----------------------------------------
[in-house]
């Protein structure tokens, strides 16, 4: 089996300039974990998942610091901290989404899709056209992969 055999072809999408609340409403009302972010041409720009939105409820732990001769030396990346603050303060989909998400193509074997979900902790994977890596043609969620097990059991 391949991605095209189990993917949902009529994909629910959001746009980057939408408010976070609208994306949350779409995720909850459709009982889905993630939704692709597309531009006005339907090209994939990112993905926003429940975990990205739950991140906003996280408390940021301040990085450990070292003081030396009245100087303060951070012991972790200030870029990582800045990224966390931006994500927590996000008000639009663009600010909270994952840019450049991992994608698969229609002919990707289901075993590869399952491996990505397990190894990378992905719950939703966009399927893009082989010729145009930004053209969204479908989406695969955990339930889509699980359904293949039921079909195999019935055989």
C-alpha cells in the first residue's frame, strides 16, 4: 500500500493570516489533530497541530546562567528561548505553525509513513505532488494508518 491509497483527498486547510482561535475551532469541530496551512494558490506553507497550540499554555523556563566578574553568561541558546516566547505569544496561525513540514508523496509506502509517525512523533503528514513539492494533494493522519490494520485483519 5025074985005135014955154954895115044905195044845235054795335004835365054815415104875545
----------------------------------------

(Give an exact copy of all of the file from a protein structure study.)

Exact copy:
[in-house]
């Protein structure tokens, strides 16, 4: 089996300039974990998942610091901290989404899709056209992969 055999072809999408609340409403009302972010041409720009939105409820732990001769030396990346603050303060989909998400193509074997979900902790994977890596043609969620097990059991 391949991605095209189990993917949902009529994909629910959001746009980057939408408010976070609208994306949350779409995720909850459709009982889905993630939704692709597309531009006005339907090209994939990112993905926003429940975990990205739950991140906003996280408390940021301040990085450990070292003081030396009245100087303060951070012991972790200030870029990582800045990224966390931006994500927590996000008000639009663009600010909270994952840019450049991992994608698969229609002919990707289901075993590869399952491996990505397990190894990378992905719950939703966009399927893009082989010729145009930004053209969204479908989406695969955990339930889509699980359904293949039921079909195999019935055989």
C-alpha cells in the first residue's frame, strides 16, 4: 500500500493570516489533530497541530546562567528561548505553525509513513505532488494508518 491509497483527498486547510482561535475551532469541530496551512494558490506553507497550540499554555523556563566578574553568561541558546516566547505569544496561525513540514508523496509506502509517525512523533503528514513539492494533494493522519490494520485483519 5025074985005135014955154954895115044905195044845235054795335004835365054815415104875545